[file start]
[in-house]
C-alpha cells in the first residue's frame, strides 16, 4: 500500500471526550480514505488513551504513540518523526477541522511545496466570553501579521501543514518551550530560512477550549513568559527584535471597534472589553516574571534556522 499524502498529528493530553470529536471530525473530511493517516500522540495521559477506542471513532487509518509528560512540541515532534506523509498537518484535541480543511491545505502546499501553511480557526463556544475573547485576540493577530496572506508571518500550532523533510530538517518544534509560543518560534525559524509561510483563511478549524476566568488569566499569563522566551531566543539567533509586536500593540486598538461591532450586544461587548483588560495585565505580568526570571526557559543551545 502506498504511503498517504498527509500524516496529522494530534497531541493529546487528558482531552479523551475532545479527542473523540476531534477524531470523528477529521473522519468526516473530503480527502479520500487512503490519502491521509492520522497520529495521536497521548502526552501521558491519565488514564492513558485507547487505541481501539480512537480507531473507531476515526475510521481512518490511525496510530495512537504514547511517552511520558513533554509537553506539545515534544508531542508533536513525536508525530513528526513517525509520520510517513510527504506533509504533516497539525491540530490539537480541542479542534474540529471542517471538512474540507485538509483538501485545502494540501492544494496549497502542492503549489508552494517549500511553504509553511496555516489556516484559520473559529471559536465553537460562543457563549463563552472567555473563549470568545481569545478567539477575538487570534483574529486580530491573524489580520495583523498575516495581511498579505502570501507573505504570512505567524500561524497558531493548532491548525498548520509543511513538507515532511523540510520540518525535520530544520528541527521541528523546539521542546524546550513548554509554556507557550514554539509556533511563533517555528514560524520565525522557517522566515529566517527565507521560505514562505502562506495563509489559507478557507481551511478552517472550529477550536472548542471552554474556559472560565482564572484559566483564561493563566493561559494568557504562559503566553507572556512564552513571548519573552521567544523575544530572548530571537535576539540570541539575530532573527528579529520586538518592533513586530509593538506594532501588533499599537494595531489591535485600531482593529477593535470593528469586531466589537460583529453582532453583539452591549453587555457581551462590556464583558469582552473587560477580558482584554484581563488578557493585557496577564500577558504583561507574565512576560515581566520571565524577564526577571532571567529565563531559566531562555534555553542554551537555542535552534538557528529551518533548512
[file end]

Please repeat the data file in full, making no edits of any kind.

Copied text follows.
[in-house]
C-alpha cells in the first residue's frame, strides 16, 4: 500500500471526550480514505488513551504513540518523526477541522511545496466570553501579521501543514518551550530560512477550549513568559527584535471597534472589553516574571534556522 499524502498529528493530553470529536471530525473530511493517516500522540495521559477506542471513532487509518509528560512540541515532534506523509498537518484535541480543511491545505502546499501553511480557526463556544475573547485576540493577530496572506508571518500550532523533510530538517518544534509560543518560534525559524509561510483563511478549524476566568488569566499569563522566551531566543539567533509586536500593540486598538461591532450586544461587548483588560495585565505580568526570571526557559543551545 502506498504511503498517504498527509500524516496529522494530534497531541493529546487528558482531552479523551475532545479527542473523540476531534477524531470523528477529521473522519468526516473530503480527502479520500487512503490519502491521509492520522497520529495521536497521548502526552501521558491519565488514564492513558485507547487505541481501539480512537480507531473507531476515526475510521481512518490511525496510530495512537504514547511517552511520558513533554509537553506539545515534544508531542508533536513525536508525530513528526513517525509520520510517513510527504506533509504533516497539525491540530490539537480541542479542534474540529471542517471538512474540507485538509483538501485545502494540501492544494496549497502542492503549489508552494517549500511553504509553511496555516489556516484559520473559529471559536465553537460562543457563549463563552472567555473563549470568545481569545478567539477575538487570534483574529486580530491573524489580520495583523498575516495581511498579505502570501507573505504570512505567524500561524497558531493548532491548525498548520509543511513538507515532511523540510520540518525535520530544520528541527521541528523546539521542546524546550513548554509554556507557550514554539509556533511563533517555528514560524520565525522557517522566515529566517527565507521560505514562505502562506495563509489559507478557507481551511478552517472550529477550536472548542471552554474556559472560565482564572484559566483564561493563566493561559494568557504562559503566553507572556512564552513571548519573552521567544523575544530572548530571537535576539540570541539575530532573527528579529520586538518592533513586530509593538506594532501588533499599537494595531489591535485600531482593529477593535470593528469586531466589537460583529453582532453583539452591549453587555457581551462590556464583558469582552473587560477580558482584554484581563488578557493585557496577564500577558504583561507574565512576560515581566520571565524577564526577571532571567529565563531559566531562555534555553542554551537555542535552534538557528529551518533548512